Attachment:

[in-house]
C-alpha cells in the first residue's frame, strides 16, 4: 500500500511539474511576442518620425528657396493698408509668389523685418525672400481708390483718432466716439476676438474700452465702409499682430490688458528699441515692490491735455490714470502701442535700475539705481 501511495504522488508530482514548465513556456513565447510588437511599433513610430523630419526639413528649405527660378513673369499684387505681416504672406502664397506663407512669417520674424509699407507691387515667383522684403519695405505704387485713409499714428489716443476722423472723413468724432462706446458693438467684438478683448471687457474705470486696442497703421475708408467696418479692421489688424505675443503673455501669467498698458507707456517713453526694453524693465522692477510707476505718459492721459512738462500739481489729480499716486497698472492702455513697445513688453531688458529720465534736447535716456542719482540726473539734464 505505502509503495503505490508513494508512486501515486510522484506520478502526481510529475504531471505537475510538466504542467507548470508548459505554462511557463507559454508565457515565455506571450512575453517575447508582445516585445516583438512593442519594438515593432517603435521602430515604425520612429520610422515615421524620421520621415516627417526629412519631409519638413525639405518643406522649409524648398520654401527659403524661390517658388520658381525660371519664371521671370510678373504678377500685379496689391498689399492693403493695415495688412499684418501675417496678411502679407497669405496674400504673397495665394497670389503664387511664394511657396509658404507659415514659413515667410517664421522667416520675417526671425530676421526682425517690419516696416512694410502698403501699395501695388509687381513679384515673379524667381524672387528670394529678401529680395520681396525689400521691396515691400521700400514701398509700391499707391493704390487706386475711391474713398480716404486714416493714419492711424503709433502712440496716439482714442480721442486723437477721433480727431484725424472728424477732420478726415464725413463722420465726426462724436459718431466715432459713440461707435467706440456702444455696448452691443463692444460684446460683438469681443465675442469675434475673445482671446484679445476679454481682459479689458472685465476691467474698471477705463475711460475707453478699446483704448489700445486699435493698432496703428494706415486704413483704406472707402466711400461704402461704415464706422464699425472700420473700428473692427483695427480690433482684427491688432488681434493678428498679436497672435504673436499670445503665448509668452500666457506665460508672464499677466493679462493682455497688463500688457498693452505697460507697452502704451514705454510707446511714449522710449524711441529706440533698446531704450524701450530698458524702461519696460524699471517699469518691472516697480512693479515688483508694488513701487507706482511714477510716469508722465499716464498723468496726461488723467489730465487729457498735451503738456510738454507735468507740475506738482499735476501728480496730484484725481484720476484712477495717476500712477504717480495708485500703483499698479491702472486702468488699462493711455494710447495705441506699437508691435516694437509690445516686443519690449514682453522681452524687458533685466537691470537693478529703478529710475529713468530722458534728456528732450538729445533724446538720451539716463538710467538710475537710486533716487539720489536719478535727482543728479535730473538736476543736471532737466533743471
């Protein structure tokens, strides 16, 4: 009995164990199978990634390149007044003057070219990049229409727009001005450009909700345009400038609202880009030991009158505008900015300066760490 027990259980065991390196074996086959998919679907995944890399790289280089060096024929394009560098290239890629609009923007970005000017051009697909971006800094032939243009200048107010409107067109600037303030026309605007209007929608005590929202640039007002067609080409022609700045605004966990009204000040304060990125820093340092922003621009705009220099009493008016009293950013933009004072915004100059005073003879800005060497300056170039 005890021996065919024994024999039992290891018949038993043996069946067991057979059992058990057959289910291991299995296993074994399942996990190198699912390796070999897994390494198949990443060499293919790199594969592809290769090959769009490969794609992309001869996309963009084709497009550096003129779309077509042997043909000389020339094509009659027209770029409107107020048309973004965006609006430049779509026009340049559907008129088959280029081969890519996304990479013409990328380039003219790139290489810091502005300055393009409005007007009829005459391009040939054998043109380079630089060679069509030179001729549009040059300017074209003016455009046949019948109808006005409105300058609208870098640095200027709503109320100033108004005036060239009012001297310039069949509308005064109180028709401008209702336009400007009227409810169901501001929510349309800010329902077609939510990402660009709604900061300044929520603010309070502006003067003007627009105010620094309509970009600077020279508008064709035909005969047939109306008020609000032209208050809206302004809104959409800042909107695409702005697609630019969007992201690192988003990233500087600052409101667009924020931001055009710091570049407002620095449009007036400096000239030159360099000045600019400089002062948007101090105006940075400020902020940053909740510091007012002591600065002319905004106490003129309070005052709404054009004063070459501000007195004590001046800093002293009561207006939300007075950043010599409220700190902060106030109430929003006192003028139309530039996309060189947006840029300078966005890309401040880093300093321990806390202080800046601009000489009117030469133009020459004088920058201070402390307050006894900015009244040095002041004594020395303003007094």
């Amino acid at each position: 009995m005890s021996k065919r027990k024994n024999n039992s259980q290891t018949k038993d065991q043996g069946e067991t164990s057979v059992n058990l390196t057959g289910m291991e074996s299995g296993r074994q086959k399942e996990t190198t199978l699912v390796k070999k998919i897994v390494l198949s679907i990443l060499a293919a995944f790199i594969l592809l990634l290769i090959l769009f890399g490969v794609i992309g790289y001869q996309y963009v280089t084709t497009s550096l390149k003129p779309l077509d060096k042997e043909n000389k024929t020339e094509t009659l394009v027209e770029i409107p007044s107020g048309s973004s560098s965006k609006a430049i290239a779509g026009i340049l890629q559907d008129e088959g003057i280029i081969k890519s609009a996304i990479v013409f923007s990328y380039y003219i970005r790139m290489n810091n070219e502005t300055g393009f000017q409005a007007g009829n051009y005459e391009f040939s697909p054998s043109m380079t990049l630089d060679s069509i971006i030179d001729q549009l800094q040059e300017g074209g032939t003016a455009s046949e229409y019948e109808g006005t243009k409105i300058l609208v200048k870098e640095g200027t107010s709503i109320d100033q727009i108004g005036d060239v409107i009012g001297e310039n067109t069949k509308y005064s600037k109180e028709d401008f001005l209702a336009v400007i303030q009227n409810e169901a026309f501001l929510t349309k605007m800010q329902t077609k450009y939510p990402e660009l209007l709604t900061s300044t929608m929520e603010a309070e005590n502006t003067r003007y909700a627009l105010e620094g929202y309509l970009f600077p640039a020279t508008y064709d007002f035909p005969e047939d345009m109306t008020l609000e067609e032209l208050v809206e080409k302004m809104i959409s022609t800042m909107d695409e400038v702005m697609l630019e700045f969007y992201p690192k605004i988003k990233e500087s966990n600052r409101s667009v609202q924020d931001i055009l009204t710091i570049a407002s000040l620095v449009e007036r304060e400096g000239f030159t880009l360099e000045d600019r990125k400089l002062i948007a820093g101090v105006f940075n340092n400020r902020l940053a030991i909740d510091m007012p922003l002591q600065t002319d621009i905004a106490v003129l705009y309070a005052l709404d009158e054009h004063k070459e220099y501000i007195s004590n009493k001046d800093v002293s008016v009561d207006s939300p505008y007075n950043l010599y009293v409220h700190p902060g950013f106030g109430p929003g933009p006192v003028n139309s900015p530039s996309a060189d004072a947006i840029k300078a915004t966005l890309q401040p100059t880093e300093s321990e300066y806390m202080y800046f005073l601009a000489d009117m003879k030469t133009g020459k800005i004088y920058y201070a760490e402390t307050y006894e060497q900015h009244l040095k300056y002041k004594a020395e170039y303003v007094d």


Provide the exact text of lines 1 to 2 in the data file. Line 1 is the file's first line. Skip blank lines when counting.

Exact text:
[in-house]
C-alpha cells in the first residue's frame, strides 16, 4: 500500500511539474511576442518620425528657396493698408509668389523685418525672400481708390483718432466716439476676438474700452465702409499682430490688458528699441515692490491735455490714470502701442535700475539705481 501511495504522488508530482514548465513556456513565447510588437511599433513610430523630419526639413528649405527660378513673369499684387505681416504672406502664397506663407512669417520674424509699407507691387515667383522684403519695405505704387485713409499714428489716443476722423472723413468724432462706446458693438467684438478683448471687457474705470486696442497703421475708408467696418479692421489688424505675443503673455501669467498698458507707456517713453526694453524693465522692477510707476505718459492721459512738462500739481489729480499716486497698472492702455513697445513688453531688458529720465534736447535716456542719482540726473539734464 505505502509503495503505490508513494508512486501515486510522484506520478502526481510529475504531471505537475510538466504542467507548470508548459505554462511557463507559454508565457515565455506571450512575453517575447508582445516585445516583438512593442519594438515593432517603435521602430515604425520612429520610422515615421524620421520621415516627417526629412519631409519638413525639405518643406522649409524648398520654401527659403524661390517658388520658381525660371519664371521671370510678373504678377500685379496689391498689399492693403493695415495688412499684418501675417496678411502679407497669405496674400504673397495665394497670389503664387511664394511657396509658404507659415514659413515667410517664421522667416520675417526671425530676421526682425517690419516696416512694410502698403501699395501695388509687381513679384515673379524667381524672387528670394529678401529680395520681396525689400521691396515691400521700400514701398509700391499707391493704390487706386475711391474713398480716404486714416493714419492711424503709433502712440496716439482714442480721442486723437477721433480727431484725424472728424477732420478726415464725413463722420465726426462724436459718431466715432459713440461707435467706440456702444455696448452691443463692444460684446460683438469681443465675442469675434475673445482671446484679445476679454481682459479689458472685465476691467474698471477705463475711460475707453478699446483704448489700445486699435493698432496703428494706415486704413483704406472707402466711400461704402461704415464706422464699425472700420473700428473692427483695427480690433482684427491688432488681434493678428498679436497672435504673436499670445503665448509668452500666457506665460508672464499677466493679462493682455497688463500688457498693452505697460507697452502704451514705454510707446511714449522710449524711441529706440533698446531704450524701450530698458524702461519696460524699471517699469518691472516697480512693479515688483508694488513701487507706482511714477510716469508722465499716464498723468496726461488723467489730465487729457498735451503738456510738454507735468507740475506738482499735476501728480496730484484725481484720476484712477495717476500712477504717480495708485500703483499698479491702472486702468488699462493711455494710447495705441506699437508691435516694437509690445516686443519690449514682453522681452524687458533685466537691470537693478529703478529710475529713468530722458534728456528732450538729445533724446538720451539716463538710467538710475537710486533716487539720489536719478535727482543728479535730473538736476543736471532737466533743471